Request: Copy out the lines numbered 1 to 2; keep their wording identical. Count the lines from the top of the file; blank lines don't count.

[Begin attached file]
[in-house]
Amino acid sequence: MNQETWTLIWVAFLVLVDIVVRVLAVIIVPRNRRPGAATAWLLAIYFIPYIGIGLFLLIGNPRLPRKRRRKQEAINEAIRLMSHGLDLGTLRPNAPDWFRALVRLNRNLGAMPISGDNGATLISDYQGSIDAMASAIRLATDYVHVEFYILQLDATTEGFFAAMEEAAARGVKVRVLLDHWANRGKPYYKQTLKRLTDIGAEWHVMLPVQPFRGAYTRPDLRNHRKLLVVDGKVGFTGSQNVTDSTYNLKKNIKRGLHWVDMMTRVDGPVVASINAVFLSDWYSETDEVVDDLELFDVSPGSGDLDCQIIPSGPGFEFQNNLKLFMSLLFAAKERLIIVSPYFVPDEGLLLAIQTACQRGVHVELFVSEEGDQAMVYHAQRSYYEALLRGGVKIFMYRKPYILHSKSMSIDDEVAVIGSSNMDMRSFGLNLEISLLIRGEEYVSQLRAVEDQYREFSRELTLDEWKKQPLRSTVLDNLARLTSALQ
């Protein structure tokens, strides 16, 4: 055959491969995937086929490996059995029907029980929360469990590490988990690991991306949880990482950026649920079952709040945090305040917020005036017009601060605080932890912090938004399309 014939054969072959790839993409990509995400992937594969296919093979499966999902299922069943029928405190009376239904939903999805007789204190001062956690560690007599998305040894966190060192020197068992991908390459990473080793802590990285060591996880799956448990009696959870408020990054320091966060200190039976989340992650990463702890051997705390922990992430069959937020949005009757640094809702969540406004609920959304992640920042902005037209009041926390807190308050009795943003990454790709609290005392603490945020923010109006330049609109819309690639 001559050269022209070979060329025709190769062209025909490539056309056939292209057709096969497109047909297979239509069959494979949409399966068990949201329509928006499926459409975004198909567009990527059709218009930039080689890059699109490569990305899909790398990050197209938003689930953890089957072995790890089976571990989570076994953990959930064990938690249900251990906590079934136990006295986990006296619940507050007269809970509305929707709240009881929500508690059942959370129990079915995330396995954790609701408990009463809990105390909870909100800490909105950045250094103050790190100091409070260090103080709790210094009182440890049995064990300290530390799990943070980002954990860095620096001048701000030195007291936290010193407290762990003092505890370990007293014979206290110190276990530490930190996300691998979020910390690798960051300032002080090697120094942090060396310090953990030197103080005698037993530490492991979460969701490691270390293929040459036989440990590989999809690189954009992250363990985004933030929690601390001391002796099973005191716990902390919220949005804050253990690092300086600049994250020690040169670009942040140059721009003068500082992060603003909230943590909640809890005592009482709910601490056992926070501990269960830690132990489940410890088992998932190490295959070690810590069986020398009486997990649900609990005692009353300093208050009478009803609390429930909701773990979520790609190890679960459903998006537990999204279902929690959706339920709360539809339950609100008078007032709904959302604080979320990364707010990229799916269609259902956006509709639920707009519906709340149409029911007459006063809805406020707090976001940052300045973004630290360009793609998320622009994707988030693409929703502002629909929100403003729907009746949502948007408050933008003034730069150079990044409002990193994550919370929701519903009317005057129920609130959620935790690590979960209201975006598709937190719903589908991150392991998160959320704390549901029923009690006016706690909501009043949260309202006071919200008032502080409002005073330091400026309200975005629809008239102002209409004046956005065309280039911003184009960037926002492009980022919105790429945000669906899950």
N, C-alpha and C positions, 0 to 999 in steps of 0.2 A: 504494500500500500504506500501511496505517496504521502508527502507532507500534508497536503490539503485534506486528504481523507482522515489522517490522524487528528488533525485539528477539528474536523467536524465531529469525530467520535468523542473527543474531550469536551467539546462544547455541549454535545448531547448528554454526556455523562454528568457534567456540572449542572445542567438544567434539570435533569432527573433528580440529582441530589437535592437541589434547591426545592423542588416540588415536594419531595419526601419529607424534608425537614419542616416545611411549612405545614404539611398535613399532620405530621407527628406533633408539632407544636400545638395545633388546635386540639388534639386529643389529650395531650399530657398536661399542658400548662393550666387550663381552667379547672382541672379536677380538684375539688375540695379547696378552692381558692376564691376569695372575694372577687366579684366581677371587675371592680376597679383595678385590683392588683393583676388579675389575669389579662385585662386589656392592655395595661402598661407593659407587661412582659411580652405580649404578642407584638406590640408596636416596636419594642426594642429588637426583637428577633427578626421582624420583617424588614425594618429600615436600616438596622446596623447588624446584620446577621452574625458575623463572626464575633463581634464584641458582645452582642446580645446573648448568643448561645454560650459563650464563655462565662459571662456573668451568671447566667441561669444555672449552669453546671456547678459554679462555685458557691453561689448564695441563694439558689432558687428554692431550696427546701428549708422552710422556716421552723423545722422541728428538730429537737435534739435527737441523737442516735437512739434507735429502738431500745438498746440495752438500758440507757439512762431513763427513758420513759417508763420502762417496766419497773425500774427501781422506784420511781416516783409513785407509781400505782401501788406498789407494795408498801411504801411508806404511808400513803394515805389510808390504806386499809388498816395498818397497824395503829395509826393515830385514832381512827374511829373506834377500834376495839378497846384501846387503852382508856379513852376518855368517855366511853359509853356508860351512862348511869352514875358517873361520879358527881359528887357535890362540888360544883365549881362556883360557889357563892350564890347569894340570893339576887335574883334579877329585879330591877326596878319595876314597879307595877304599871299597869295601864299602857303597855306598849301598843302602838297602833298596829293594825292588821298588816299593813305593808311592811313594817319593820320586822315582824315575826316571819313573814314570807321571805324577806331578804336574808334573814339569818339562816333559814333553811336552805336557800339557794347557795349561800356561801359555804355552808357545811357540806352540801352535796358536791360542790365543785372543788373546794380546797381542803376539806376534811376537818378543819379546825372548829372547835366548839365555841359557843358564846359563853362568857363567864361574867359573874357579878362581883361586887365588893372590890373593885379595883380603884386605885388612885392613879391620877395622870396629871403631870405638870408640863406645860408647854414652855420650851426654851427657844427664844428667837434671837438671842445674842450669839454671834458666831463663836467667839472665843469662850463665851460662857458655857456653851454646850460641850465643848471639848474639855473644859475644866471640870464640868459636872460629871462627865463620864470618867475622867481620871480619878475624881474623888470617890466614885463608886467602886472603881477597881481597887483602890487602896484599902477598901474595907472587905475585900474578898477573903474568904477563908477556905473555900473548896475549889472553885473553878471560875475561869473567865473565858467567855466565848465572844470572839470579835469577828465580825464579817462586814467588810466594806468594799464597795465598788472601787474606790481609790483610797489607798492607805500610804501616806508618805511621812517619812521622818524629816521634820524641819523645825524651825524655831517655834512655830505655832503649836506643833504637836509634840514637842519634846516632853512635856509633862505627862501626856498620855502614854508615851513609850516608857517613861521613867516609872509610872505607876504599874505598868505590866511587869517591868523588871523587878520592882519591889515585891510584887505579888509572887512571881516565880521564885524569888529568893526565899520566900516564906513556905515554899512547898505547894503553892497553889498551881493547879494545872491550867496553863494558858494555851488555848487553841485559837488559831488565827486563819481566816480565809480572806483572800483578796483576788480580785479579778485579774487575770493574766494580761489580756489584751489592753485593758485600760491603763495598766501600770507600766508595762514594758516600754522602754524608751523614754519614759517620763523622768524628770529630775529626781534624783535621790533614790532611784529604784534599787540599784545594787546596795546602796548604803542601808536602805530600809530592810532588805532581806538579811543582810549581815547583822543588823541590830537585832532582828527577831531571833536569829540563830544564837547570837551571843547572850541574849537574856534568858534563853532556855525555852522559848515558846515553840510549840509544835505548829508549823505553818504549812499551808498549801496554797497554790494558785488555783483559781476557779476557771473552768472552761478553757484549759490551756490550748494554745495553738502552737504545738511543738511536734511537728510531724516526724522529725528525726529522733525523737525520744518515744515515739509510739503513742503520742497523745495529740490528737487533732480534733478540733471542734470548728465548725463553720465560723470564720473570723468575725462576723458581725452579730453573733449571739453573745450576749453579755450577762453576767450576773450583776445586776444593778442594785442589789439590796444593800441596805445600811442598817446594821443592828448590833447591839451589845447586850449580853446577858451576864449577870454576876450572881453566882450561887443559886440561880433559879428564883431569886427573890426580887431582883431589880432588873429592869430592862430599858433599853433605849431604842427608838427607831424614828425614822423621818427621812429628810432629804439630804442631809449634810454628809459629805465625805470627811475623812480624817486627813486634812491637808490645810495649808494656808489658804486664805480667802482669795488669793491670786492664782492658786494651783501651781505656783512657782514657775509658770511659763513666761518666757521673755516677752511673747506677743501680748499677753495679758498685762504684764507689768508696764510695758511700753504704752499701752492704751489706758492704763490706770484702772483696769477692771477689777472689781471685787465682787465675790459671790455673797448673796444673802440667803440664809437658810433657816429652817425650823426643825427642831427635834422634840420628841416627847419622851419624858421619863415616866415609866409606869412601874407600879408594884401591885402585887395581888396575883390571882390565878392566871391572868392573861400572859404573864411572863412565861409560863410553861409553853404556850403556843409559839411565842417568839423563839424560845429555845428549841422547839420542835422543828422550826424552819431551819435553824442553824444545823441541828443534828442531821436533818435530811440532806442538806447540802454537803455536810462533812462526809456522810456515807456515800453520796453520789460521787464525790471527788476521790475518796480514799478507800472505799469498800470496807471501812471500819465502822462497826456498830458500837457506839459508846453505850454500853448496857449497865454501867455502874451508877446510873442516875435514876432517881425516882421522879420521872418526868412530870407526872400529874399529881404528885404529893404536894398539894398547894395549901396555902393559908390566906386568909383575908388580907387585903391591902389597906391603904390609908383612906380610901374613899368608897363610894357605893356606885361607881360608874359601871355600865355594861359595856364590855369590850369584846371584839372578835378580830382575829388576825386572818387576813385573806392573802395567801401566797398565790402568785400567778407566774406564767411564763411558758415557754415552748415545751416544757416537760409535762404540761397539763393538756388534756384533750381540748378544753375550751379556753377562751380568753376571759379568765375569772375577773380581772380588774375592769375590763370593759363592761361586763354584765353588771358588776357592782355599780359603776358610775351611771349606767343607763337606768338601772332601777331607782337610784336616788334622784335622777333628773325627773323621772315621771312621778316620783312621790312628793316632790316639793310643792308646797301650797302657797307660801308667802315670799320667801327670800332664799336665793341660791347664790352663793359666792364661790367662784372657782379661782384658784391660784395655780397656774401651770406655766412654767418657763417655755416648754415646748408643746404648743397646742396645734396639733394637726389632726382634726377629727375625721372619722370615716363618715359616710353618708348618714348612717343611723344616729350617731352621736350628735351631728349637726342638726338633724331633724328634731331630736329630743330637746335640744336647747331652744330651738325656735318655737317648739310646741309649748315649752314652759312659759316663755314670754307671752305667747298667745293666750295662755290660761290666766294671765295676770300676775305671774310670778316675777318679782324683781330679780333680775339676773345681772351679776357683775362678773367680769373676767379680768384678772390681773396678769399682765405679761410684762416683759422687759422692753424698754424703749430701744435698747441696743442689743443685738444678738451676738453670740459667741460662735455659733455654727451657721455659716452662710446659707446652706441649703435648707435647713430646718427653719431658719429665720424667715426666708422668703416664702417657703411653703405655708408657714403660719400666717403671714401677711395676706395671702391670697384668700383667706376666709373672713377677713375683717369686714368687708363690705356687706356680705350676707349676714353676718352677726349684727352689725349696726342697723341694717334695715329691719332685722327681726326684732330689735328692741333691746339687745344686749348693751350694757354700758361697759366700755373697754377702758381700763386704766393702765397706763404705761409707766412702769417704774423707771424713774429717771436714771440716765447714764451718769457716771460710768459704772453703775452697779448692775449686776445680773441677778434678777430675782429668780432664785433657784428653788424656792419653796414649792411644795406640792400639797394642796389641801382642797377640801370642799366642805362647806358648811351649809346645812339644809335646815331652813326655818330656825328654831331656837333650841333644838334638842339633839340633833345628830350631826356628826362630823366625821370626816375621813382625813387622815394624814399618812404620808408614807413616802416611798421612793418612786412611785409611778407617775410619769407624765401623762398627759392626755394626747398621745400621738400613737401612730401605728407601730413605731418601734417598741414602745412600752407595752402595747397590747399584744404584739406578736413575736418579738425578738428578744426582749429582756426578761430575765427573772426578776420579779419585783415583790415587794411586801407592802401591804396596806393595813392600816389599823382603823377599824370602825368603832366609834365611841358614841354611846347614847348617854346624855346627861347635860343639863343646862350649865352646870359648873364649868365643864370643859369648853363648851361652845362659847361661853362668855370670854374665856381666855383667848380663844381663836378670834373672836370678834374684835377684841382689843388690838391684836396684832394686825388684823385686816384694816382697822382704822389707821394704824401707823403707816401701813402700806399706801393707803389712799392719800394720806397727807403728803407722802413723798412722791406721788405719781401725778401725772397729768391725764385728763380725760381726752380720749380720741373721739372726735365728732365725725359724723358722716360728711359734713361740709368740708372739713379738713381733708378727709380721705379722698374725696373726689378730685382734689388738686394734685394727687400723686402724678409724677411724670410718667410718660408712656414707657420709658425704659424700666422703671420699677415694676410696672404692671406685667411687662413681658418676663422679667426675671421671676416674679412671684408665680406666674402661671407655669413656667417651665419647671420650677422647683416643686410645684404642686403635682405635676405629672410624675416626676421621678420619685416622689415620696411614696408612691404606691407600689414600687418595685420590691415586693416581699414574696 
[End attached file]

[in-house]
Amino acid sequence: MNQETWTLIWVAFLVLVDIVVRVLAVIIVPRNRRPGAATAWLLAIYFIPYIGIGLFLLIGNPRLPRKRRRKQEAINEAIRLMSHGLDLGTLRPNAPDWFRALVRLNRNLGAMPISGDNGATLISDYQGSIDAMASAIRLATDYVHVEFYILQLDATTEGFFAAMEEAAARGVKVRVLLDHWANRGKPYYKQTLKRLTDIGAEWHVMLPVQPFRGAYTRPDLRNHRKLLVVDGKVGFTGSQNVTDSTYNLKKNIKRGLHWVDMMTRVDGPVVASINAVFLSDWYSETDEVVDDLELFDVSPGSGDLDCQIIPSGPGFEFQNNLKLFMSLLFAAKERLIIVSPYFVPDEGLLLAIQTACQRGVHVELFVSEEGDQAMVYHAQRSYYEALLRGGVKIFMYRKPYILHSKSMSIDDEVAVIGSSNMDMRSFGLNLEISLLIRGEEYVSQLRAVEDQYREFSRELTLDEWKKQPLRSTVLDNLARLTSALQ